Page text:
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1994-03-18-13 Anencephalic fetuses as organ donors © Mearns www.thefetus.net/
Anencephalic fetuses as organ donors

 

Edward A. Mearns MD, Robert Roger Lebel, MD, Robin L. Gold, MD, Joan K. Burns, MD, Roger B. Dworkin, MD, Teresa Hadro, MD

Address correspondence to Robert Roger Lebel, MD Genetics Services, 360 West Butterfield Road, Suite 245, Elmhurst, IL 60126-5000; Ph: 708-832-4363; Fax 708-832-5980. All authors are members of the Great Lakes Regional Genetics Group, Subcommittee on Ethical and Legal Issues, Dr. Lebel is chair of the Subcommittee.

The demand for organs for therapeutic transplantation is great. Recent advances in medicine have made organ transplantation in newborns more feasible. However, there is a paucity of organs small enough for this age group.

It has been suggested that one source of organs to meet this demand might be anencephalic infants whose prognosis is believed to be hopeless because they survive usually for no more than a few days. Given restrictions of current law, in particular the Uniform Determination of Death Act (UDDA), the Uniform Anatomical Gift Act (UAGA), and similar laws, anencephalic infants cannot be used in this way until their brain stem activity ceases. Despite the provision of customary care, their solid organs usually undergo hypoxic injury during this process, making them unsuitable for transplant5. Thus, the availability of organs from anencephalic newborns for donation is limited, as function often falls below acceptable levels when the infants die with hypoxic injury to organs.

This has led to proposals which would make a special case of the anencephalic newborn by modifying the language and interpretation of existing laws defining death and regulating anatomical gifts. The aim of these proposals is to permit determinations of death to be made earlier in the process of dying, thereby making available more organs suitable for transplantation. They rest on the assumption that these infants are uniquely different from other handicapped newborns, and so can be used as organ sources without meeting the criteria for brain death (as articulated in UDDA).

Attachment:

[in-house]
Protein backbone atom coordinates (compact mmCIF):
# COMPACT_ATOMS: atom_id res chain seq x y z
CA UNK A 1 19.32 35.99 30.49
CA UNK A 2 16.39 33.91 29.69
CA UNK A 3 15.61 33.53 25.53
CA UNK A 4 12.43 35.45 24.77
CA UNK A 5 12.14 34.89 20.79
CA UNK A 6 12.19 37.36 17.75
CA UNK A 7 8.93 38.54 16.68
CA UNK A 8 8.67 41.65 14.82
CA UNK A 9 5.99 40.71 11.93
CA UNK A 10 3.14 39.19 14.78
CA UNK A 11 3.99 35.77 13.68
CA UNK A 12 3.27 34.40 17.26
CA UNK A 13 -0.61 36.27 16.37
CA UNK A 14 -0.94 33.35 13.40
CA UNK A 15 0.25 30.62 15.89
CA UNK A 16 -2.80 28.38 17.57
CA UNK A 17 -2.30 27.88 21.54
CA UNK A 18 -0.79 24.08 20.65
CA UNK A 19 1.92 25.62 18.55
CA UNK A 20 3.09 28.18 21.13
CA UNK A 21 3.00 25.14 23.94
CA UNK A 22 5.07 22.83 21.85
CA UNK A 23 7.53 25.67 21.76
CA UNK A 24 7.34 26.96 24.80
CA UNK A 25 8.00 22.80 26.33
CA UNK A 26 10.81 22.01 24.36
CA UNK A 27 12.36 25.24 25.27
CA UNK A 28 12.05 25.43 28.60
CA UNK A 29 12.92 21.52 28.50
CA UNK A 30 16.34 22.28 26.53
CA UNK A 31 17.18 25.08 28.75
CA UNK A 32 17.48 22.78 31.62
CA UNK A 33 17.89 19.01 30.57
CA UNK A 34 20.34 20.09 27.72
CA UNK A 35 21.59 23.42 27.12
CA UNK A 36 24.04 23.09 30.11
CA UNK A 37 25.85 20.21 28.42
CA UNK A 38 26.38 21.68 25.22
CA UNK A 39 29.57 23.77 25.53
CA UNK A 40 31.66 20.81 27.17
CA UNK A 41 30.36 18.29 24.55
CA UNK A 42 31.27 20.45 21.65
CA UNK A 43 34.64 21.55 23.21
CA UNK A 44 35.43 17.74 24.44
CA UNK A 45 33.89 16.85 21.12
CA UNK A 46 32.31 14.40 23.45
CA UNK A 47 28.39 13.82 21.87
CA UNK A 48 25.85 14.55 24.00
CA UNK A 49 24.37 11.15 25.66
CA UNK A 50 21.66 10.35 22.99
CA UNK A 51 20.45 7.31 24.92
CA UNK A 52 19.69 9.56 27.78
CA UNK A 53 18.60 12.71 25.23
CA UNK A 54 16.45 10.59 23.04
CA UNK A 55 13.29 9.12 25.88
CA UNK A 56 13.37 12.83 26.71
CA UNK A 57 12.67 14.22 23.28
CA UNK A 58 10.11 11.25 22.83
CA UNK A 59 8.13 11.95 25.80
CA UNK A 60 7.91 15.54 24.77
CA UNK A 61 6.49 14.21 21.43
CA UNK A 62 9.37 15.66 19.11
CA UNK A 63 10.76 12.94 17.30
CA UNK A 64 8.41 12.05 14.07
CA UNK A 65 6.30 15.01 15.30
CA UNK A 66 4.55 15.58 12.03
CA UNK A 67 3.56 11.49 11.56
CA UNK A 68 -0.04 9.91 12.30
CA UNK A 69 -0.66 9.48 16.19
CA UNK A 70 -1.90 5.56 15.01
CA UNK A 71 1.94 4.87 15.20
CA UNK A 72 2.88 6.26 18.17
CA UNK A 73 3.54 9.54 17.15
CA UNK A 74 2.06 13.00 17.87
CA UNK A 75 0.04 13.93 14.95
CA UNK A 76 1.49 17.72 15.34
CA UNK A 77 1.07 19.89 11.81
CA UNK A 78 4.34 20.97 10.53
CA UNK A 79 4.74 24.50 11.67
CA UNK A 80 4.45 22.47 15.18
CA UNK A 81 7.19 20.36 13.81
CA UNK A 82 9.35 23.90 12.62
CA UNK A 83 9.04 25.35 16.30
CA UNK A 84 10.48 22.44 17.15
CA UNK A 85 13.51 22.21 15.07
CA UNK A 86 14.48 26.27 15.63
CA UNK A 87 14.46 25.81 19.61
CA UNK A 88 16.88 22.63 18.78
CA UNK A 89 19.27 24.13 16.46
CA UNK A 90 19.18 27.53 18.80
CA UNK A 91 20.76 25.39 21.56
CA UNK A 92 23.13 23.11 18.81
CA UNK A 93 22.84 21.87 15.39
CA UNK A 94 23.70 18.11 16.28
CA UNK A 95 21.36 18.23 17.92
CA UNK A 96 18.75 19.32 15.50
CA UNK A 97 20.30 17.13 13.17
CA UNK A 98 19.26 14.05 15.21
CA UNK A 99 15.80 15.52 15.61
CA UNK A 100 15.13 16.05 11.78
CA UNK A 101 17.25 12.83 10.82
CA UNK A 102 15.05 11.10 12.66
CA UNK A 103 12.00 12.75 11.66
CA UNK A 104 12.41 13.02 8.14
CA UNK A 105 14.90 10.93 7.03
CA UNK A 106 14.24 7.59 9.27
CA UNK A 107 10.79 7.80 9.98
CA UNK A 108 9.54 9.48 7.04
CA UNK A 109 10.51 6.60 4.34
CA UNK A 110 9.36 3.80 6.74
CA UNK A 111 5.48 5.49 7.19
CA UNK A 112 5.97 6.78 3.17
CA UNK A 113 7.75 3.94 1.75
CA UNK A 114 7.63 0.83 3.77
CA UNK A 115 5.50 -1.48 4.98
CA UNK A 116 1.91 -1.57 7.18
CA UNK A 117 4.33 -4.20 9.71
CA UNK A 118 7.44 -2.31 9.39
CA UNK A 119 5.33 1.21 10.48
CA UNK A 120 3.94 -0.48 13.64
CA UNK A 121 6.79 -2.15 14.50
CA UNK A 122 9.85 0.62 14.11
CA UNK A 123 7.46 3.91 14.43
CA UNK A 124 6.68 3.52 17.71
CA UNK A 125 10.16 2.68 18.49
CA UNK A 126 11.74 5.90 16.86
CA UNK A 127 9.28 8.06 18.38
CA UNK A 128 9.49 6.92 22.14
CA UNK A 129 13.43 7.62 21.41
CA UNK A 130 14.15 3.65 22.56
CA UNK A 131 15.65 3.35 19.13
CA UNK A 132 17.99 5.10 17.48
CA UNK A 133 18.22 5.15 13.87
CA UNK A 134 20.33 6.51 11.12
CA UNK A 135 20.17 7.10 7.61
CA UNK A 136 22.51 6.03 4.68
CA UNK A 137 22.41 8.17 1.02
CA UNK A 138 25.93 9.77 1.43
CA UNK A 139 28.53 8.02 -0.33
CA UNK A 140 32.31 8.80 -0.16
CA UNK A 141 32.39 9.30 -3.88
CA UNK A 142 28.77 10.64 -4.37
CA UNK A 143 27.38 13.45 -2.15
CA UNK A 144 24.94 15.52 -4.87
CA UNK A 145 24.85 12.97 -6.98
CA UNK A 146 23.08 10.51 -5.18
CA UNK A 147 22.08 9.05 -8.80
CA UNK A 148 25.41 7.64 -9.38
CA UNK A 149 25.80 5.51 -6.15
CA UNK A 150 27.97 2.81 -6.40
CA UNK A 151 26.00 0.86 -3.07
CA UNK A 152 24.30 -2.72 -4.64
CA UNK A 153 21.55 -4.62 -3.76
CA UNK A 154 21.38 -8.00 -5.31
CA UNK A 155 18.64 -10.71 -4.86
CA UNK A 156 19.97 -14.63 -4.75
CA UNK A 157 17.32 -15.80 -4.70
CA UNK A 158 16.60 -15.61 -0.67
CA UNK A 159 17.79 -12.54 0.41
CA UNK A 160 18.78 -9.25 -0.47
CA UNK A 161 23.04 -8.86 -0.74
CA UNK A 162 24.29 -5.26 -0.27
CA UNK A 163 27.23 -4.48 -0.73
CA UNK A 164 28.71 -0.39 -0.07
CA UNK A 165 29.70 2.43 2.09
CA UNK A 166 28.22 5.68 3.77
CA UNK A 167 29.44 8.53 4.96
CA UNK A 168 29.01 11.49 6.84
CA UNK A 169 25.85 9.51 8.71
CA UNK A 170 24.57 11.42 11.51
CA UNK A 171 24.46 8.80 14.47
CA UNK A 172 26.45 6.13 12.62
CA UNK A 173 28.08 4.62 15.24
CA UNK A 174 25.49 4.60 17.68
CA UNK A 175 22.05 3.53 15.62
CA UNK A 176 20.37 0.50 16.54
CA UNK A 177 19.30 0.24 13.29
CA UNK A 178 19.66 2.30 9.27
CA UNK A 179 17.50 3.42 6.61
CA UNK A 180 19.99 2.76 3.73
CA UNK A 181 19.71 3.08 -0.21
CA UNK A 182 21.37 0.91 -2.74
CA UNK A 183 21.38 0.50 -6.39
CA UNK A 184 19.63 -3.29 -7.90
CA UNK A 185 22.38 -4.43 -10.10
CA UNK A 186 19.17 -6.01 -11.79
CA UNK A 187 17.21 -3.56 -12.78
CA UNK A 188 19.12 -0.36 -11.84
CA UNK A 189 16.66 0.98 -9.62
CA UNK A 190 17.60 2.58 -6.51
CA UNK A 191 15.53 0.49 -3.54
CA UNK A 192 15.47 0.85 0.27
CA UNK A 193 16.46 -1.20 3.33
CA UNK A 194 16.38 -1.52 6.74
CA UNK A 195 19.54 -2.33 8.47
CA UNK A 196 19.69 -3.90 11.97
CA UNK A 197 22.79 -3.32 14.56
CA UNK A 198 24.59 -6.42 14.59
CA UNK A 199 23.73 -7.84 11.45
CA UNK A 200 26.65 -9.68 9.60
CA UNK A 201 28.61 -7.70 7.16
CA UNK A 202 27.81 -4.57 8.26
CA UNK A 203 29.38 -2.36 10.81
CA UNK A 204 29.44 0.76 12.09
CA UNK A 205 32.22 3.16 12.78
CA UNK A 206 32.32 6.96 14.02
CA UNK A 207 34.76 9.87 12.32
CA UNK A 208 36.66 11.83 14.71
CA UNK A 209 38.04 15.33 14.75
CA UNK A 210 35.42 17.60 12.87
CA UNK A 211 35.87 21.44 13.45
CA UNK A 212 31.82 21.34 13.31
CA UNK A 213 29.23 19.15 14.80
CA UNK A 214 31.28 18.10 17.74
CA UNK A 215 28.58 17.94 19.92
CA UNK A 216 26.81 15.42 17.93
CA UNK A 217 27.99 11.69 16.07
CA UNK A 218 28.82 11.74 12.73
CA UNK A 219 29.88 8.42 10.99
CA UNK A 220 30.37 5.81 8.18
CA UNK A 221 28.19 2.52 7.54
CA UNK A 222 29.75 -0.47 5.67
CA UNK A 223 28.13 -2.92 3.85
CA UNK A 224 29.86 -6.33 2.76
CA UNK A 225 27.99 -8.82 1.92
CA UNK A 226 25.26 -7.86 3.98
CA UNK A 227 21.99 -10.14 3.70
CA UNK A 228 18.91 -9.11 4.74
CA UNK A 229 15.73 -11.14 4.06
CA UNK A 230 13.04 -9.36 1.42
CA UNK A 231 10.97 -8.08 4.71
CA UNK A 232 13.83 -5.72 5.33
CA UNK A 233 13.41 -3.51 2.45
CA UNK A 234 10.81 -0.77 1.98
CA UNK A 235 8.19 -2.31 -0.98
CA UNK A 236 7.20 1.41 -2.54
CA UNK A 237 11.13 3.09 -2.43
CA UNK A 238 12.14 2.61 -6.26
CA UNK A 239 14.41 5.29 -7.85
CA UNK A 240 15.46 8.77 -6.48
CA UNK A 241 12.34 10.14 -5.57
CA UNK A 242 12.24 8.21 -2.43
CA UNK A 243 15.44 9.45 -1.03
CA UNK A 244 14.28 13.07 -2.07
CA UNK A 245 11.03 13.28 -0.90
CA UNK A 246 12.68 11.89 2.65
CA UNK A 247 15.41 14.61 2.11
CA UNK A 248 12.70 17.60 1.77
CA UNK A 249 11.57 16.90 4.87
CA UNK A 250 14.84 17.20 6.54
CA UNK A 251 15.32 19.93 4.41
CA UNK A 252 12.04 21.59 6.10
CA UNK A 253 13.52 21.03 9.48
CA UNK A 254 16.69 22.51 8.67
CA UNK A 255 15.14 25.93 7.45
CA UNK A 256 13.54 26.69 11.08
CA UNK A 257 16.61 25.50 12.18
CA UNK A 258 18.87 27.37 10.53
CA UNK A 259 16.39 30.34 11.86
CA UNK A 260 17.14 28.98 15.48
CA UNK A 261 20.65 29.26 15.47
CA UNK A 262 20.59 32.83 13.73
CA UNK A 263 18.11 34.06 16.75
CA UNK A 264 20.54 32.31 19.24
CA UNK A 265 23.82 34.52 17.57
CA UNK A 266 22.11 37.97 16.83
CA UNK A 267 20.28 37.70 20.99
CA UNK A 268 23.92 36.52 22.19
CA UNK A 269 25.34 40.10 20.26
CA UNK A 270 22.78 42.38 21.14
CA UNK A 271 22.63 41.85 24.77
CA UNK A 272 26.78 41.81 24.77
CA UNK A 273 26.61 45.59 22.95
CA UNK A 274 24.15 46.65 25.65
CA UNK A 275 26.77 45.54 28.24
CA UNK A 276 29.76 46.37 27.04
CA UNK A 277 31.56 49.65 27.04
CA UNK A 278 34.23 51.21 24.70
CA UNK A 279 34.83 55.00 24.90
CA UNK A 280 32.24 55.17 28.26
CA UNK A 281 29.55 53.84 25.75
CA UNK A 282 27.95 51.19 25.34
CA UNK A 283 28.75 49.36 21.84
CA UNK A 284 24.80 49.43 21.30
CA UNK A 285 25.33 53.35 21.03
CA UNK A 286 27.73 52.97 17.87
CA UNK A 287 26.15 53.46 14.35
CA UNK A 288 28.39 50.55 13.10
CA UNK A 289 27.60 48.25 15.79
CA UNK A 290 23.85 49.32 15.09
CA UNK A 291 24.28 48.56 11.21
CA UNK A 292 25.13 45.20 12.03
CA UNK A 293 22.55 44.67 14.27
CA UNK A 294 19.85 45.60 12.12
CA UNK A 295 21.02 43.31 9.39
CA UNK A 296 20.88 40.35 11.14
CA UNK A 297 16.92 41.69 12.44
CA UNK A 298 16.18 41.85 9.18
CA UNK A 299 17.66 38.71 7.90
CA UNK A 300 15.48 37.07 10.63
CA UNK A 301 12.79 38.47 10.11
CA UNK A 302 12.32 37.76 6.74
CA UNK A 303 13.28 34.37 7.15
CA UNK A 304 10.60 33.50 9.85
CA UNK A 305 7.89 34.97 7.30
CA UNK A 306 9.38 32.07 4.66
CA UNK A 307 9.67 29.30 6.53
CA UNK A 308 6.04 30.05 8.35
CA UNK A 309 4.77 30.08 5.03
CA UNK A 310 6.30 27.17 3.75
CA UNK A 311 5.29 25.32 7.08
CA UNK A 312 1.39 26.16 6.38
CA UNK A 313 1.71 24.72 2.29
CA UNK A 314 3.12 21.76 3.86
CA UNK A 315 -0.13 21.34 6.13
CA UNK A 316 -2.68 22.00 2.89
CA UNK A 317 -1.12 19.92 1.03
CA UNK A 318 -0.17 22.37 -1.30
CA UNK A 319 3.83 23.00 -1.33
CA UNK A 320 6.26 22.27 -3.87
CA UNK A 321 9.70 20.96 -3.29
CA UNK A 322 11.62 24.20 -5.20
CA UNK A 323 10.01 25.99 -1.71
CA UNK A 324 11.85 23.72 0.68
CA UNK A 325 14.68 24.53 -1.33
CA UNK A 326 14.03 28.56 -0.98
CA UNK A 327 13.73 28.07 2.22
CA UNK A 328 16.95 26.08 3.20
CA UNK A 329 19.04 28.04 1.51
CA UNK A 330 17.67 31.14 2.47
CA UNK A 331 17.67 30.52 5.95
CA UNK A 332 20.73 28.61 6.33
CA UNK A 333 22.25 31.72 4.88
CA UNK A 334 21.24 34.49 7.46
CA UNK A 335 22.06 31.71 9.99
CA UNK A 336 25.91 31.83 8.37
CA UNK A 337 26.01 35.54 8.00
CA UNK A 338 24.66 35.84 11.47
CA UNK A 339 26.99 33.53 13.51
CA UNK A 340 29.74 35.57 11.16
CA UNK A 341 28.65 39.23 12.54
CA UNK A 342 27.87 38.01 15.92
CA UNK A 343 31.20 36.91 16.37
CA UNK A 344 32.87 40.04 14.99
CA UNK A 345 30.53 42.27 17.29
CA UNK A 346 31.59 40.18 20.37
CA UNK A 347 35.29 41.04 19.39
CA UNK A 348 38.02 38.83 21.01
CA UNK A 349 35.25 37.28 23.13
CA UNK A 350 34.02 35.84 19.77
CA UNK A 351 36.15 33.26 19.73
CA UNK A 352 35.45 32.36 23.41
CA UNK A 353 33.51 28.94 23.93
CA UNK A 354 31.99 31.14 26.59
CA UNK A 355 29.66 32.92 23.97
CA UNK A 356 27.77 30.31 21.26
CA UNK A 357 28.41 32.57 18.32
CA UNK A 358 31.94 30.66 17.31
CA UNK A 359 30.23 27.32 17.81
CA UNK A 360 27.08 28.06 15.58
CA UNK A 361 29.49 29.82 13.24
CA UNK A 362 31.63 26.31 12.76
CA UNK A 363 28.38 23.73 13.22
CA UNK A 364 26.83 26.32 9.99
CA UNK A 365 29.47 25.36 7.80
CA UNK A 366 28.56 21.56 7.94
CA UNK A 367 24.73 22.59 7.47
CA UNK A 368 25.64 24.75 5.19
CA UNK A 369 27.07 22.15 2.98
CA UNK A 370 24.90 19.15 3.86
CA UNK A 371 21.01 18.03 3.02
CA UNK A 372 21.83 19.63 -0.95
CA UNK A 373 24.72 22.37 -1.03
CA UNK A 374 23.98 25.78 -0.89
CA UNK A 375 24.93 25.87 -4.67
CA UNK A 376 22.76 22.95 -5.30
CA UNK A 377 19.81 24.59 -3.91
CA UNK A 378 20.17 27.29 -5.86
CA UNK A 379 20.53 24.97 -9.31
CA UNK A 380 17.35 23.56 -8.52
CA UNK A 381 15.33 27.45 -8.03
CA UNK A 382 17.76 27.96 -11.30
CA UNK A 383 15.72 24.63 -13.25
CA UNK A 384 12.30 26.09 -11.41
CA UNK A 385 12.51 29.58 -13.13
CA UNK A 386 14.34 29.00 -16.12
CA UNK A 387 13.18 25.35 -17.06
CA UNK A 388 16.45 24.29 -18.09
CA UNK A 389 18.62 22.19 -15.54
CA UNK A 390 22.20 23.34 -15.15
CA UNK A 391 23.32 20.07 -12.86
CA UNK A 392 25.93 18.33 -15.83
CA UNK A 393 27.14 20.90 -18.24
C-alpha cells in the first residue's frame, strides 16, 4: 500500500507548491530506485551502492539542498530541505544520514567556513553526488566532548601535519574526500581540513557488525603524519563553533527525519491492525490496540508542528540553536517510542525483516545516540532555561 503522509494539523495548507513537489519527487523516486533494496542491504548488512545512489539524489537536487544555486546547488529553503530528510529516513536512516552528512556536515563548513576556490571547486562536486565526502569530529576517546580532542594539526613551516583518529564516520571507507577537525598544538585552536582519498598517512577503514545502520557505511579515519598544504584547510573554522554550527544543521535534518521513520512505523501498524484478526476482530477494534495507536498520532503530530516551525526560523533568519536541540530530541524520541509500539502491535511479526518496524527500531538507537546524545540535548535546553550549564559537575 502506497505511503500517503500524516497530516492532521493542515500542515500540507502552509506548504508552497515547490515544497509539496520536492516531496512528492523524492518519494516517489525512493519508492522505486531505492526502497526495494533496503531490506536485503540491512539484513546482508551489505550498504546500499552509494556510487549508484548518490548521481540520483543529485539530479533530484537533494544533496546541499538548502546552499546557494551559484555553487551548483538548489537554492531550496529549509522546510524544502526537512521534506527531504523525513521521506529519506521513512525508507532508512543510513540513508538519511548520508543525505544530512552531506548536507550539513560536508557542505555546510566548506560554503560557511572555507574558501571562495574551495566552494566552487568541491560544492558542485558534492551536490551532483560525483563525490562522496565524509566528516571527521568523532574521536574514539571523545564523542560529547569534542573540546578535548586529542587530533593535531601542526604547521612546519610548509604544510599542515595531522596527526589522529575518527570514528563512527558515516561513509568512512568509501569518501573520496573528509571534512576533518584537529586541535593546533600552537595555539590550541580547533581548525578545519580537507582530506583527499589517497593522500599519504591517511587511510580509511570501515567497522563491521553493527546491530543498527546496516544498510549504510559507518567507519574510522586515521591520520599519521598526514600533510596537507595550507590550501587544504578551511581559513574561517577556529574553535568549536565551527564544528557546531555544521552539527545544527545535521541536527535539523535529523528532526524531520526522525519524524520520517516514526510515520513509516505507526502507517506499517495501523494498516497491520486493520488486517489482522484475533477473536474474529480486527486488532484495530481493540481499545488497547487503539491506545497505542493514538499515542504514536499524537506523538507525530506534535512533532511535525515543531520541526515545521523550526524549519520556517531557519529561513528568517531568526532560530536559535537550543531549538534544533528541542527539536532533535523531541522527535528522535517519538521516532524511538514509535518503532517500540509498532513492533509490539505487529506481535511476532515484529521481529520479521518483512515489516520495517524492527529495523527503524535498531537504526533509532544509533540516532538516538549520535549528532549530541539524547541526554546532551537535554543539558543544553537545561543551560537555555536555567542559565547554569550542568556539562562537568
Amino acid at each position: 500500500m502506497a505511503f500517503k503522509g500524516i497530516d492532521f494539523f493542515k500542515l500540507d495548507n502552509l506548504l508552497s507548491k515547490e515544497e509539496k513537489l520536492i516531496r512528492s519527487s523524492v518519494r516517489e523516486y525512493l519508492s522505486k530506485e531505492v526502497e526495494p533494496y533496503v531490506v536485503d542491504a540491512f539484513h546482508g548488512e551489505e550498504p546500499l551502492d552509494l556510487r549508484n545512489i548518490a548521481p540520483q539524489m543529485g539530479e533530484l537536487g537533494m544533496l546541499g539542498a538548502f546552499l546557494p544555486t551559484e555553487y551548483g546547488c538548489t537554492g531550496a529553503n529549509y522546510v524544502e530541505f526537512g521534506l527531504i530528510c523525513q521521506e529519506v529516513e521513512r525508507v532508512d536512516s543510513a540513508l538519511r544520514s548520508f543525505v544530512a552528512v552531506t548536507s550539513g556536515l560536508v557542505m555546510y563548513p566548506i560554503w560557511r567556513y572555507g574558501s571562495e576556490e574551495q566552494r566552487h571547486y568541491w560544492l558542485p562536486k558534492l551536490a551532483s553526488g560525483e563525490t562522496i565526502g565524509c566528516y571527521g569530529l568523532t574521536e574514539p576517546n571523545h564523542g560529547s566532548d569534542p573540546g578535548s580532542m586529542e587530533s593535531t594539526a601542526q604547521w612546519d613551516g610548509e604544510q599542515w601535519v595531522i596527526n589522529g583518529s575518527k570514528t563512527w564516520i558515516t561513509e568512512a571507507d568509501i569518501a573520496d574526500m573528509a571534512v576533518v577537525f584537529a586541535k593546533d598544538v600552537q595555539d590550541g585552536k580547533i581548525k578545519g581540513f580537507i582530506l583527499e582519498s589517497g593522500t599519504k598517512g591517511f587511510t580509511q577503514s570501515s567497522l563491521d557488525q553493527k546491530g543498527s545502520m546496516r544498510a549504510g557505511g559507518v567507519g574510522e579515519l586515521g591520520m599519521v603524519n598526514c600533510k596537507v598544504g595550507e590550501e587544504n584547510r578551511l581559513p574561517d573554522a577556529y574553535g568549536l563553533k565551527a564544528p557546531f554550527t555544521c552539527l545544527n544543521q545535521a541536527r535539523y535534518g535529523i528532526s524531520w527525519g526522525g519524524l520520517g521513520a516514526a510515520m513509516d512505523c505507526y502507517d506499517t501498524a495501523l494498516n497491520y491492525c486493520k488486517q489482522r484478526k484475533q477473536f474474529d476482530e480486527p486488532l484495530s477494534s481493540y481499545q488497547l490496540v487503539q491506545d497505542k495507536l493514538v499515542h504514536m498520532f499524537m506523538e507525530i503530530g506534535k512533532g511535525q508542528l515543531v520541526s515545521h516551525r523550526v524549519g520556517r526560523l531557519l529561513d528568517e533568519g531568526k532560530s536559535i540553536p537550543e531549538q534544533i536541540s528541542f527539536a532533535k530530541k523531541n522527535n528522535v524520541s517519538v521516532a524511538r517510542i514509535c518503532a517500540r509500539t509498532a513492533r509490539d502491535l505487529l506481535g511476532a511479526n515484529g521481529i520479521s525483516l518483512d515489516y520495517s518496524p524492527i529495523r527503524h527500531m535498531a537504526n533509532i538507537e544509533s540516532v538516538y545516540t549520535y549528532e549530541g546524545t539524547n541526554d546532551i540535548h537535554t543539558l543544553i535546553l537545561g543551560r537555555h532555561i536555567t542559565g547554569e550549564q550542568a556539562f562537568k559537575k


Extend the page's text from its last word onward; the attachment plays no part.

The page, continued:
One such proposal7 is founded on the fact that the anencephalic infant lacks integrative cerebral functions and faces imminent somatic demise; the conclusion is that such an infant cannot be considered alive. From this it follows that parents should be free to donate the organs of their anencephalic infants as soon as the fundamental malformation is diagnosed. The authors acknowledge that this would require amendment of the UDDA, which is currently in effect throughout the country. They seek to avoid the serious and complex issues of using organs prior to death as defined by the UDDA, by declaring that anencephalic infants are dead at an earlier stage in the dying process than are other persons, and therefore have no interest to outweigh those of potential organ recipients.

Such proposals raise complex ethical issues of subtlety and significance, without resolving them. We do not believe that the significant ethical issues here involved should be so skirted. Rather, we believe that before these important, complex and subtle problems can be addressed, several empirical matters must be resolved. We believe that there is insufficient persuasive evidence to support proposals to modify existing legislation. In fact, our reading of the literature suggests that they should be rejected on both scientific and practical grounds, as well as ethical ones3-4.

·              First among the practical arguments is that the potential supply of organs from anencephalic newborns appears to have been overestimated. Many pregnancies affected by such lethal malformations are selectively terminated in the second trimester; many other affected infants are stillborn; some of those born alive have complex multiple-malformation syndromes in which the quality of transplantable organs is dubious.

·              Second, the number of patients that could benefit from transplantation of those organs seems to have been overestimated. The pool is limited by organ size appropriate for transplantation to an infant, and/or by the exigencies of tissue type matching.